Nature and relief of Nepal

On the territory of Nepal, two main parts are distinguished: the Himalayas and the foothill plains bordering them from the south – the Terai.

HIMALAYAS.
The most elevated part of the country is formed by the Great Himalayas, where the peaks – “eight-thousanders” Chomolungma (8848 m), Kanchenjunga, Makalu, Dhaulagiri and Annapurna are located. The Greater Himalayas are sparsely populated, except for the villages scattered across the valleys. The mountain tribes of Nepal and Tibet have long maintained trade links through the passes in the Himalayas. One of these passes was used in the construction of the Kathmandu-Lhasa highway, built by the Chinese in the mid-1970s. Increased demand for fuelwood and overgrazing, coupled with the development of mountaineering and tourism, have contributed to deforestation and pasture degradation in many of Nepal’s highlands. Tourism generated a demand for labor and raw materials, which gradually influenced the geo-ecology and economy of the Himalayan region.

To the south of the Greater Himalayas there is a zone of medium-altitude mountains of the Lesser Himalayas, which are represented by separate multidirectional spurs of more powerful ridges. One of the main ridges, Mahabharat, with heights of up to 3000 m, has a latitudinal strike. The ridges of the Lesser Himalayas are cut by numerous rivers, including the Karnali, Narayani, Gandak and Kosi, which cut deep gorges in the Mahabharata and flow south to the plains along the Ganges in India. Almost 45% of Nepal’s population is concentrated in the valleys of the Lesser Himalayas. Several large fertile valleys (Kathmandu, Pokhara, etc.) are especially densely populated. Forests in the mid-mountain zone have suffered greatly due to their reduction to arable land, from the uncontrolled grazing of livestock and fuel procurement. The degradation of the environment caused the migration of the local population to the cities and the foothill plains, as well as to the cities of India, where approx. 10 million immigrants from Nepal and their descendants.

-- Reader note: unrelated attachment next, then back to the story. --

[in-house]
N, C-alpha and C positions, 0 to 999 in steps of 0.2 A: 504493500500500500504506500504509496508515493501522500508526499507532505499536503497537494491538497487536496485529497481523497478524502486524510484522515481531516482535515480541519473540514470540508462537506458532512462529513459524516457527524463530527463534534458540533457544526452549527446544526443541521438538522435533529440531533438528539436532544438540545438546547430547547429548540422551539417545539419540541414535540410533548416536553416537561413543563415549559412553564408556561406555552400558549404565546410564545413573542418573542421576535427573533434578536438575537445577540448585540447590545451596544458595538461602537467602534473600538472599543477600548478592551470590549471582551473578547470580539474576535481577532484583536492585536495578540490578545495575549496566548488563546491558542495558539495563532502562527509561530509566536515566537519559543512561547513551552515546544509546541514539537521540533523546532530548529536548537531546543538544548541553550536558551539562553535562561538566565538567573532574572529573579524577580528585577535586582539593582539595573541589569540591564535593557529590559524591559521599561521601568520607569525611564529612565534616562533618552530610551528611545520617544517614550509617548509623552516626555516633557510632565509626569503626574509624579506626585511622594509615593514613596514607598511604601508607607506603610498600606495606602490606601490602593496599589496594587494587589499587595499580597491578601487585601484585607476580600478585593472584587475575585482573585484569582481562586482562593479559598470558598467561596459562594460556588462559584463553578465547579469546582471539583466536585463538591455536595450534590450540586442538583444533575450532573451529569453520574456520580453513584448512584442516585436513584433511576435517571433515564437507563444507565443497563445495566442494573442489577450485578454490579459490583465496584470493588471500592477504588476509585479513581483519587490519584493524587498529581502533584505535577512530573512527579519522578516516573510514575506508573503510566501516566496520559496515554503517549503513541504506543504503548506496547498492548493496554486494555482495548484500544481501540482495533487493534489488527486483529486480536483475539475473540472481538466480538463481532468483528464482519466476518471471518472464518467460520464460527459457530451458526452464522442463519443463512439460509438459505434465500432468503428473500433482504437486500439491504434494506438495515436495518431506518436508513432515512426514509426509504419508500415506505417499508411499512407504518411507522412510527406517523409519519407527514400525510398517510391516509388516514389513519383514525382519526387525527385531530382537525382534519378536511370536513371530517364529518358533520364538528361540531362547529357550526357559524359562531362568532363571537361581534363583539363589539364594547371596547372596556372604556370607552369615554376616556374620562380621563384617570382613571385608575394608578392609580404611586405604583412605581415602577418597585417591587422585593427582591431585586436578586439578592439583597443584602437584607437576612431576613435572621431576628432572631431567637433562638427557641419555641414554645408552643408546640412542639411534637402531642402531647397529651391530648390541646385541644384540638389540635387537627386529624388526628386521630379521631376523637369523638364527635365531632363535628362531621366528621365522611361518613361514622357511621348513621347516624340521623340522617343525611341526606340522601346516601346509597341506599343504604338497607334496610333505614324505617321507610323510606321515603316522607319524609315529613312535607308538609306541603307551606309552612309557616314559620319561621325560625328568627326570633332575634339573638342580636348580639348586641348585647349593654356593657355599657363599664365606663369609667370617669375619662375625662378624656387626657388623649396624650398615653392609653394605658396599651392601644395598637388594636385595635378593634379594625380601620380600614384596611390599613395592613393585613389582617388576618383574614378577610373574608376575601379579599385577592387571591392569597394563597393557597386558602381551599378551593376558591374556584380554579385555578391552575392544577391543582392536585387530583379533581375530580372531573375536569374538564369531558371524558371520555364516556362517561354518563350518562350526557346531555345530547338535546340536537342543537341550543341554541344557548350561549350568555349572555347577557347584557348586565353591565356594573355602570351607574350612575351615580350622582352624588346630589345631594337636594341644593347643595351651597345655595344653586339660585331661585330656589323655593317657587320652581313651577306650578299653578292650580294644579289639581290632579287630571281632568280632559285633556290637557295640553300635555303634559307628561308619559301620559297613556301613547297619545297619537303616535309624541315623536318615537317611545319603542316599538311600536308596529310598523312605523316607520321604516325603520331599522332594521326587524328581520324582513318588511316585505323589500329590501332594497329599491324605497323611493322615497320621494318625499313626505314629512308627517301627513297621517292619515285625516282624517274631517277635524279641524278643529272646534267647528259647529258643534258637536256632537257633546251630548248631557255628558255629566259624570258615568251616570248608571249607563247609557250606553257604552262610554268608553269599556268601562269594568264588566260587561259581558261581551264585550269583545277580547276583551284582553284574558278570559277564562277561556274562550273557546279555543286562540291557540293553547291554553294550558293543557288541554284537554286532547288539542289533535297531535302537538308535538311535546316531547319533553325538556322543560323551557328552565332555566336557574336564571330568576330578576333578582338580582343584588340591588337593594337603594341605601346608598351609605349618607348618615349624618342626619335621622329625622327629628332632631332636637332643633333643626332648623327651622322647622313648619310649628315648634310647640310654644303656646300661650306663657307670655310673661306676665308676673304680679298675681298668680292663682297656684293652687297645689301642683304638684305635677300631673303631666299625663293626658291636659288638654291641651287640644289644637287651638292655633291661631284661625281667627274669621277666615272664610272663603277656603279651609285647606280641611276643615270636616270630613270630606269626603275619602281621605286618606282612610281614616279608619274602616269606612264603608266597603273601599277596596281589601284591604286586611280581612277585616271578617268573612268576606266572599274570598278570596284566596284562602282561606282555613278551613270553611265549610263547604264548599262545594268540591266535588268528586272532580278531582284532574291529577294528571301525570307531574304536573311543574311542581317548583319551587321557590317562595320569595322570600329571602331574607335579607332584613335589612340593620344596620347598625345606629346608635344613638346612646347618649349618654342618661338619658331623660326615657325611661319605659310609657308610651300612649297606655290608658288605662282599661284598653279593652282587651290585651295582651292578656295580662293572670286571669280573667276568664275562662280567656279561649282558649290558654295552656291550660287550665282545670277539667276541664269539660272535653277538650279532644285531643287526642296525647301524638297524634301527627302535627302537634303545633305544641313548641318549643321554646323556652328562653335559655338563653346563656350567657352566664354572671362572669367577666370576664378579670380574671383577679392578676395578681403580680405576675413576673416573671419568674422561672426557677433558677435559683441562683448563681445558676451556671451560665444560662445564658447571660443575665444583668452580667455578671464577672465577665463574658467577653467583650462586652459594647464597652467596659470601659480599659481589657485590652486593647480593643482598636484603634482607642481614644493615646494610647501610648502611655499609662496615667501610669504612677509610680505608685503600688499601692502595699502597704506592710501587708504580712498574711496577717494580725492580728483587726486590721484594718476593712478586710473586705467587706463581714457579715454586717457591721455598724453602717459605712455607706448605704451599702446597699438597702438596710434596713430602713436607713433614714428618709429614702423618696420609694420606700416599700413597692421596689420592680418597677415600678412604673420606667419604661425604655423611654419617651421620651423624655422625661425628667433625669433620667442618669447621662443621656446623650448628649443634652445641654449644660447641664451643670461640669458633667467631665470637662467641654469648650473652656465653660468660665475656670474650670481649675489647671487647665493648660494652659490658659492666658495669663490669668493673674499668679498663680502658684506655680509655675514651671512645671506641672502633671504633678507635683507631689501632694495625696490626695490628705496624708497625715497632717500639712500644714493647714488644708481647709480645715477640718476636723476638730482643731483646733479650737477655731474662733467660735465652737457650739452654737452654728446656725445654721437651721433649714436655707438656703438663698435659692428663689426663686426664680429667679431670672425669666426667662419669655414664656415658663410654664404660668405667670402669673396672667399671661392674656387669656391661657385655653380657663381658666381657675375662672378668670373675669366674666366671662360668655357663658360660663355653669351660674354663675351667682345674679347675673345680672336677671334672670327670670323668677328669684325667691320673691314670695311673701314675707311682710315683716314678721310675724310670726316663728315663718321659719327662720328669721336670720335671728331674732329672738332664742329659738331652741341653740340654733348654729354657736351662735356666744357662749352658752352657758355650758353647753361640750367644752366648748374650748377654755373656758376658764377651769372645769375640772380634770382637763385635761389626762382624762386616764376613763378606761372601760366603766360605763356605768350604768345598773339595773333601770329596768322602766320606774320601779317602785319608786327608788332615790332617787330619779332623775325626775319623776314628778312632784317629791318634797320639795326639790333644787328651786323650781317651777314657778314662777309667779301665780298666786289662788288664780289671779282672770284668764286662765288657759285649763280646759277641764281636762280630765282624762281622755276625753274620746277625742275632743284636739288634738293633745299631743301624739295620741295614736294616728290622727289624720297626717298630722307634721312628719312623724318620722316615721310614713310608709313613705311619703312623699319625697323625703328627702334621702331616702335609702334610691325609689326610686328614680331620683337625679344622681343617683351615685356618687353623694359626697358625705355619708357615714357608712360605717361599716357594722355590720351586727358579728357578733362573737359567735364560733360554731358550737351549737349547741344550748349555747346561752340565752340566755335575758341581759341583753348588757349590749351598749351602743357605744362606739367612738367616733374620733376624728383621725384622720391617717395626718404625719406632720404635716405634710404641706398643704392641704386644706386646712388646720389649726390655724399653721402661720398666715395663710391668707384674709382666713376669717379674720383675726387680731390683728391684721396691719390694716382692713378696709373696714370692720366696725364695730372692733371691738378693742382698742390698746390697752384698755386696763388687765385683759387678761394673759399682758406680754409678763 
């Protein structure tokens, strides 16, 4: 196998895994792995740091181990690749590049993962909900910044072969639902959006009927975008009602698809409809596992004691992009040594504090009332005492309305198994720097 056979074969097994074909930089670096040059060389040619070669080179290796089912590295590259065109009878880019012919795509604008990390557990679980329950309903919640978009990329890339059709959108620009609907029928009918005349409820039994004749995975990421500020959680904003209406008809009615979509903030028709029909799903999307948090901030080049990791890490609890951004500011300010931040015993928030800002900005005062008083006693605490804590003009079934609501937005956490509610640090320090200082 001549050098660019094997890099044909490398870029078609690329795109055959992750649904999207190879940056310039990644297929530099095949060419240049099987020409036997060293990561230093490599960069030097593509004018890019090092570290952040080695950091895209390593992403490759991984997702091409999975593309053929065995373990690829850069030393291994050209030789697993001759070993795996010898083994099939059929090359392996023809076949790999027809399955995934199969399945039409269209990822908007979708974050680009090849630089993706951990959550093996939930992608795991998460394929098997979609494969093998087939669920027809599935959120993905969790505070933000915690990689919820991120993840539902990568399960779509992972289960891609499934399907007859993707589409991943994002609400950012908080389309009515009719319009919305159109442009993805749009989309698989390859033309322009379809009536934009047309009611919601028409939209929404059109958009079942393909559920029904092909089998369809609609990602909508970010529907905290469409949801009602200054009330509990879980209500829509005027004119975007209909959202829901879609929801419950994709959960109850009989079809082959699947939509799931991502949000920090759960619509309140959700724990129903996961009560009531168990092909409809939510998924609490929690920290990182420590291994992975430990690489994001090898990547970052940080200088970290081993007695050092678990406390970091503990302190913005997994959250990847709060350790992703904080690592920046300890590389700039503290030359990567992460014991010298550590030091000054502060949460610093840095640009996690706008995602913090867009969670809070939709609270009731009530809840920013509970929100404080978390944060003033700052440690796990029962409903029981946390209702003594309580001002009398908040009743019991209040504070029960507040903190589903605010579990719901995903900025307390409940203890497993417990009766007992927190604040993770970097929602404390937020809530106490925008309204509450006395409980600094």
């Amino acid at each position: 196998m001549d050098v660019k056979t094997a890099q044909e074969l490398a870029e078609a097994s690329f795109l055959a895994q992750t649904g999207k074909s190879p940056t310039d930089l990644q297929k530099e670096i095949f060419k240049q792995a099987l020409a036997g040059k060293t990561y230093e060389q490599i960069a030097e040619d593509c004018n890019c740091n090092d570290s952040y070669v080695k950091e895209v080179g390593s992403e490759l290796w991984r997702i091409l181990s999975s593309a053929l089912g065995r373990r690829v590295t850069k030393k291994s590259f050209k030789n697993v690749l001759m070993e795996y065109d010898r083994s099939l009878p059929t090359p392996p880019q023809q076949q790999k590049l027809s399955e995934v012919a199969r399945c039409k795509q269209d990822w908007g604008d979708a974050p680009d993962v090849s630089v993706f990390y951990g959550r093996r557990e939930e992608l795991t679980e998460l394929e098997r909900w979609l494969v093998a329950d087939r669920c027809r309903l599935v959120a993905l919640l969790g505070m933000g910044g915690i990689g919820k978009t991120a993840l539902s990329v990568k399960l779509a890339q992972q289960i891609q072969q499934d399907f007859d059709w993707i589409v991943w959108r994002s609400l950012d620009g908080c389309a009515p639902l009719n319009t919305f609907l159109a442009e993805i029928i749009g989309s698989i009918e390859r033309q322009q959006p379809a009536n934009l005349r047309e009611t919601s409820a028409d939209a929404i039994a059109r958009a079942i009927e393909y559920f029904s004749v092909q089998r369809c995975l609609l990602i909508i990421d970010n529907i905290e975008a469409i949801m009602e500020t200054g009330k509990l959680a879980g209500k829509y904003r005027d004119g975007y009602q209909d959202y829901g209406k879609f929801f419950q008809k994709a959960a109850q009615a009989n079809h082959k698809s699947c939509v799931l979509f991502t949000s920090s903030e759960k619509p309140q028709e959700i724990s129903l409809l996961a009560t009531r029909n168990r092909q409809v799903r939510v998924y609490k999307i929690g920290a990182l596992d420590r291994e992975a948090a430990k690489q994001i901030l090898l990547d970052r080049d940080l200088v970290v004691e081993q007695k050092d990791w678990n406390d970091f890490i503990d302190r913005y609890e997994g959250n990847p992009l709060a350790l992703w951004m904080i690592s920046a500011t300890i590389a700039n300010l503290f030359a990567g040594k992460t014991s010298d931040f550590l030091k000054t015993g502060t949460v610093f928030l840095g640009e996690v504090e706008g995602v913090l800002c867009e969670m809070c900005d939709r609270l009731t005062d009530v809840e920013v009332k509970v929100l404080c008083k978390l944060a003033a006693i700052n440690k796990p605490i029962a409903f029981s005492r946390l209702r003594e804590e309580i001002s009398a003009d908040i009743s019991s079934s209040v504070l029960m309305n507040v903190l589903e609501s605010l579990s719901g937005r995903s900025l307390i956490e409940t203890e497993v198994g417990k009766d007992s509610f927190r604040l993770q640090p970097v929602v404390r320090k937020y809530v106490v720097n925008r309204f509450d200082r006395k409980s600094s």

To the south of the Lesser Himalayas there is a low-mountain zone – the Outer Himalayas (Pre-Himalayas), known as the Sivalik Mountains, or Churiyaghati, with an average altitude of 900 to 1800 m.In this zone, flat-bottomed valleys – dunes, which are important for agriculture, are widespread. The settlement of these areas began 300-400 years ago, when migrants from India began to arrive. Programs for further development of the area led in the 1960s to massive deforestation in order to provide the settlers with land. As a result, only a few small groves remained from the once vast forests. Many villages have undergone reforestation and in some areas the forested area has even increased since the 1950s.

TERAI.
This area, reaching its greatest width, approx. 30 km, is a fertile alluvial plain located at low altitudes. It is rightfully considered the northern continuation of the Gangetic Plain. Terai can be traced for a long distance almost along the entire southern border of Nepal. Their southern part, approx. 16 km, heavily plowed. To the north, at the junction with the forest belt of the Outer Himalayas, the Terai are heavily swampy, and there have long been foci of malaria. Over the past decades, significant advances have been made in the fight against the disease, and many foci of the spread of malaria mosquitoes have been completely eradicated. The green belt of standing forests stretches parallel to the mountain ranges, but savannah or dense thickets of elephant grass up to 4.5 m high are even more typical.